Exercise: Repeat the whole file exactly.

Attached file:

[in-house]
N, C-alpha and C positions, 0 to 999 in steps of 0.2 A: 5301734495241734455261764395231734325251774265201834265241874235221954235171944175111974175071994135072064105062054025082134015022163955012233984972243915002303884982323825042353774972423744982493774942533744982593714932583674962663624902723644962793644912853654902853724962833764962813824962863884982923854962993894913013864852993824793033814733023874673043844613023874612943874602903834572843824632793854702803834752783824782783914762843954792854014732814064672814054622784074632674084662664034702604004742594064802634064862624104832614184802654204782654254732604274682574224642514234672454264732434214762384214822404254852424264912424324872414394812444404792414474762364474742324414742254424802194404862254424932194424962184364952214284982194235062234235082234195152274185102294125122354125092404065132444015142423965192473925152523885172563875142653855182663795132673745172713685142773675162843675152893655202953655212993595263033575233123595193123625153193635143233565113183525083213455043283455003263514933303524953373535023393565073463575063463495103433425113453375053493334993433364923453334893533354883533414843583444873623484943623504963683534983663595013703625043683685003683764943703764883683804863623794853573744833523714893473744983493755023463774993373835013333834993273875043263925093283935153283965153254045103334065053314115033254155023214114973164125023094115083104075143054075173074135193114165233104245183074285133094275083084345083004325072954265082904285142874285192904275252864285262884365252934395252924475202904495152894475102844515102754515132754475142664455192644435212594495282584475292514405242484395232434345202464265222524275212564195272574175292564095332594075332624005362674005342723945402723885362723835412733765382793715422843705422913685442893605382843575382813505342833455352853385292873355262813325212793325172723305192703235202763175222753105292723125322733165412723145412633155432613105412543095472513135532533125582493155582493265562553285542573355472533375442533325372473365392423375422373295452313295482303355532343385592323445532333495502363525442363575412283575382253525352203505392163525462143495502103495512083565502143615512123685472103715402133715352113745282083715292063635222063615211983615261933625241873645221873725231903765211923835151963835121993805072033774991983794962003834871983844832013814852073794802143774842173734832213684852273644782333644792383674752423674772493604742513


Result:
[in-house]
N, C-alpha and C positions, 0 to 999 in steps of 0.2 A: 5301734495241734455261764395231734325251774265201834265241874235221954235171944175111974175071994135072064105062054025082134015022163955012233984972243915002303884982323825042353774972423744982493774942533744982593714932583674962663624902723644962793644912853654902853724962833764962813824962863884982923854962993894913013864852993824793033814733023874673043844613023874612943874602903834572843824632793854702803834752783824782783914762843954792854014732814064672814054622784074632674084662664034702604004742594064802634064862624104832614184802654204782654254732604274682574224642514234672454264732434214762384214822404254852424264912424324872414394812444404792414474762364474742324414742254424802194404862254424932194424962184364952214284982194235062234235082234195152274185102294125122354125092404065132444015142423965192473925152523885172563875142653855182663795132673745172713685142773675162843675152893655202953655212993595263033575233123595193123625153193635143233565113183525083213455043283455003263514933303524953373535023393565073463575063463495103433425113453375053493334993433364923453334893533354883533414843583444873623484943623504963683534983663595013703625043683685003683764943703764883683804863623794853573744833523714893473744983493755023463774993373835013333834993273875043263925093283935153283965153254045103334065053314115033254155023214114973164125023094115083104075143054075173074135193114165233104245183074285133094275083084345083004325072954265082904285142874285192904275252864285262884365252934395252924475202904495152894475102844515102754515132754475142664455192644435212594495282584475292514405242484395232434345202464265222524275212564195272574175292564095332594075332624005362674005342723945402723885362723835412733765382793715422843705422913685442893605382843575382813505342833455352853385292873355262813325212793325172723305192703235202763175222753105292723125322733165412723145412633155432613105412543095472513135532533125582493155582493265562553285542573355472533375442533325372473365392423375422373295452313295482303355532343385592323445532333495502363525442363575412283575382253525352203505392163525462143495502103495512083565502143615512123685472103715402133715352113745282083715292063635222063615211983615261933625241873645221873725231903765211923835151963835121993805072033774991983794962003834871983844832013814852073794802143774842173734832213684852273644782333644792383674752423674772493604742513